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LEGO masterpieces bring a new dimension to art – and you could do it too

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Could LEGO art one day rival van Gogh and da Vinci?

If artists like Nathan Sawaya have anything to do with it, it’s more possible than you might think.

Working with the colourful bricks that remind us of childhood, the American artist, who was formerly an attorney, creates some extraordinary art from LEGO.

Impressive in sheer scale, they are also more striking than many a painting because of their 3D nature – and the biggest surprise is learning that Nathan does all this with the same LEGO bricks you can buy on the high street. It’s just that he seems to have found ways to turn them into something utterly amazing, and even the greatest artists of centuries gone by would be impressed.

“Over a decade ago, I was working as an attorney – I was a mergers and acquisitions corporate lawyer – and I would come home at night in need of some creative outlet,” explains Nathan from his base in New York City.

“I would draw or paint, and sometimes, I would do sculpture out of clay or wire.

“Then I got this toy from my childhood and I started experimenting with it.

“LEGO became my medium of choice. Eventually, I would leave the law firm behind and become a full-time artist using LEGO.

“There’s something about it that makes it very accessible to many people, so when I create something out of LEGO, people can connect with that because there is a familiarity. Everybody has snapped LEGO bricks together, and people relate to this art very well.”

They have related to his unique art on a global scale, with Nathan’s The Art Of The Brick exhibition touring the world for the past five years. Now he’s brought it to Manchester, where the exhibition gets a new home until next April at the Great Northern Warehouse.

The Art Of The Brick features 3D sculptures and huge portraits from Nathan’s collection – everything from dinosaurs to a Mona Lisa – all made only from the ordinary standard LEGO bricks you can get in any toy store.

“I focus a lot on the human form,” he says.

“That’s the way I can put emotion into the art.

“But I can still have fun with it, and I understand that the audience is made up of kids and adults. I have done a dinosaur skeleton, a lifesize Tyrannosaurus Rex that took an entire summer to build.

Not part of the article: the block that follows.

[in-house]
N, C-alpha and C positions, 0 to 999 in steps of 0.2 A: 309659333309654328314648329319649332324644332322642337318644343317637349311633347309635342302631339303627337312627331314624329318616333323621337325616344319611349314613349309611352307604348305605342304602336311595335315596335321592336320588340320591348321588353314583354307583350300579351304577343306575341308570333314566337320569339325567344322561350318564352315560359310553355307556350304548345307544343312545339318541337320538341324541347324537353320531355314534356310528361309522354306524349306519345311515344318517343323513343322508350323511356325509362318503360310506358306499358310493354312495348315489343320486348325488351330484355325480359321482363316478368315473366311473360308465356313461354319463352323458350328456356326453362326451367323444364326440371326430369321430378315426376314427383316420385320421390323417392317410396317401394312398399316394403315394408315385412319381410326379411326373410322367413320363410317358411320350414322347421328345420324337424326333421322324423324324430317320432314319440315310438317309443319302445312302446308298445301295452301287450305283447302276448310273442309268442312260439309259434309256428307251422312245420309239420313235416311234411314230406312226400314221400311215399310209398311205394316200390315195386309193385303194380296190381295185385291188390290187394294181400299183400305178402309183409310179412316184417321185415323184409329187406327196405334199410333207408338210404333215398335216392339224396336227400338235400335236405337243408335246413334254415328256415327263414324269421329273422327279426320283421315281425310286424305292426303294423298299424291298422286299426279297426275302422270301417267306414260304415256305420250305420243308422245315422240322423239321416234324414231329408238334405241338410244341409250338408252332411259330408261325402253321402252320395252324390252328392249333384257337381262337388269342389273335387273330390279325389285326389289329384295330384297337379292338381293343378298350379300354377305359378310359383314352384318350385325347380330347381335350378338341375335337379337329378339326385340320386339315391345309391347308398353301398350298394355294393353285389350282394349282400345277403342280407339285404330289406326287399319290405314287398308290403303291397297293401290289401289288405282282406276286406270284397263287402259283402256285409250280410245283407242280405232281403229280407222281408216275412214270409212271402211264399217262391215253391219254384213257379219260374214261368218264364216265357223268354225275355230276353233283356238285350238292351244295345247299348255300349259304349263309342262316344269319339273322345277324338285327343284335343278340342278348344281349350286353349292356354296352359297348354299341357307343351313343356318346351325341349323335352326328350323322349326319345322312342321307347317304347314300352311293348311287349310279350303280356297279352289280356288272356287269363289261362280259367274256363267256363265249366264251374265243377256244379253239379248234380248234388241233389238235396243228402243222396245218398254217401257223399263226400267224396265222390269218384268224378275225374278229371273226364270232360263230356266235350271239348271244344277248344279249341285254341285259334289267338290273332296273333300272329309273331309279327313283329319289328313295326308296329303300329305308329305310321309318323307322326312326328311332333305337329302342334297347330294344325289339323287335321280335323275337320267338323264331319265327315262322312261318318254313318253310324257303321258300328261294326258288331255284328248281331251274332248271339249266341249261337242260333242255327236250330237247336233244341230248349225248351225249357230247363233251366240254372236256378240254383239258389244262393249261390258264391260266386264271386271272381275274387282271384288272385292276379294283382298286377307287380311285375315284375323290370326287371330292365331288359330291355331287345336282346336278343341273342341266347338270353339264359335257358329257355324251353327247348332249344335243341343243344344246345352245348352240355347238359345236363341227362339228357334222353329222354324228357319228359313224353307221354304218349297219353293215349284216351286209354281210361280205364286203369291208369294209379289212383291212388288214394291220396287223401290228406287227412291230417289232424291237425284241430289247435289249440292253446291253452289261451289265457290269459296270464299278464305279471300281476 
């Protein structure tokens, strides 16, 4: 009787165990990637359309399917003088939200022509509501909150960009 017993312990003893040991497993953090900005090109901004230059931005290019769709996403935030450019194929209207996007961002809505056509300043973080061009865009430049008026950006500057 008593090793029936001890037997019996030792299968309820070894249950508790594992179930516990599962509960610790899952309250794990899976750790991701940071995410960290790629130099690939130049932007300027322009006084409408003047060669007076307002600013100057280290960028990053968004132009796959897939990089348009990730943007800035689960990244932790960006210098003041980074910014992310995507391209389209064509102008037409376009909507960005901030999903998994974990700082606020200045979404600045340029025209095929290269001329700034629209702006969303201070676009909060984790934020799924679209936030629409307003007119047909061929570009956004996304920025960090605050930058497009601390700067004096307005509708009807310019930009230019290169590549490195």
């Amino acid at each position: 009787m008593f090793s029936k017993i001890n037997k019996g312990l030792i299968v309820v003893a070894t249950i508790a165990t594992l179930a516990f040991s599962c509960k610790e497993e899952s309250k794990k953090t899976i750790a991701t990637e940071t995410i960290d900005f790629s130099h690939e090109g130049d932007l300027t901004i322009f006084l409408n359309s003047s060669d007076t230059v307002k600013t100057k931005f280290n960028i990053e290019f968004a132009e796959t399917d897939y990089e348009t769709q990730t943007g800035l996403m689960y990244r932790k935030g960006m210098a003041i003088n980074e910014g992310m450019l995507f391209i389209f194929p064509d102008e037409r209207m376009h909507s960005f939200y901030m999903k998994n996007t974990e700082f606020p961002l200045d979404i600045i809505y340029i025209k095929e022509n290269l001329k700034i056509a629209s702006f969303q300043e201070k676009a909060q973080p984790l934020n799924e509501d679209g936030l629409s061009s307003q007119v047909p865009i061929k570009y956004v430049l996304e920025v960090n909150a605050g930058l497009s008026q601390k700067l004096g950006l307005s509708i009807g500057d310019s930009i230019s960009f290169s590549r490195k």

“Some things are more representational, some are more avant-garde.

“The exhibition has been to almost 100 cities, it has been to every continent except Antarctica. But we have never been to Manchester, so this is a great opportunity!”

That far-travelled experience has emphasised to Nathan just how popular LEGO is – except, it seems, in a few places.

“We met folks when we were in Africa who had never seen LEGO,” he says. “That was interesting, and when they snapped a few bricks together, they immediately got it.

“It is universal.”

Nathan would like to think that his brand of art might inspire others to seek their creative sides.

“As an artist, I want to encourage people to experiment and explore their creativity,” he explains.

s“I really do encourage them to grab some bricks at the end of each exhibition, and that is an important part of it.”

Does Nathan have some sneaky uniquely shaped bricks that you and I couldn’t find at our local store?

“I wish that was the case!” he laughs. “No, I use the exact same standard bricks in the standard colours, and I buy my bricks just like everyone else.

“The good thing is that if someone comes to my exhibitions and gets inspired to go home and build something of their own, they can go to a store and buy those same bricks.”

Does Nathan struggle to get some art lovers to take his chosen medium seriously?

“When I started, I would go to art galleries and explain that I created art out of LEGO, and I think they imagined what they saw in toy stores – castles, trains, things like that,” he says.

“It took a while, but now it is more accepted, and when they see what I do with the human form to create emotion, I think they realise it’s very different.”

So does he think LEGO works will one day sell for the kind of money oil and canvas masterpieces do today?

“You never know,” he smiles. “It’s entirely possible, but that is more up to the market and the collectors.

“I just create the stuff.”


The Art Of The Brick is at Unit 5, Great Northern Warehouse, and prices start at £9.50 for children, £14.50 for adults, concessions at £12 and a family of four ticket priced at £42. Visit www.aotbmanchester.co.uk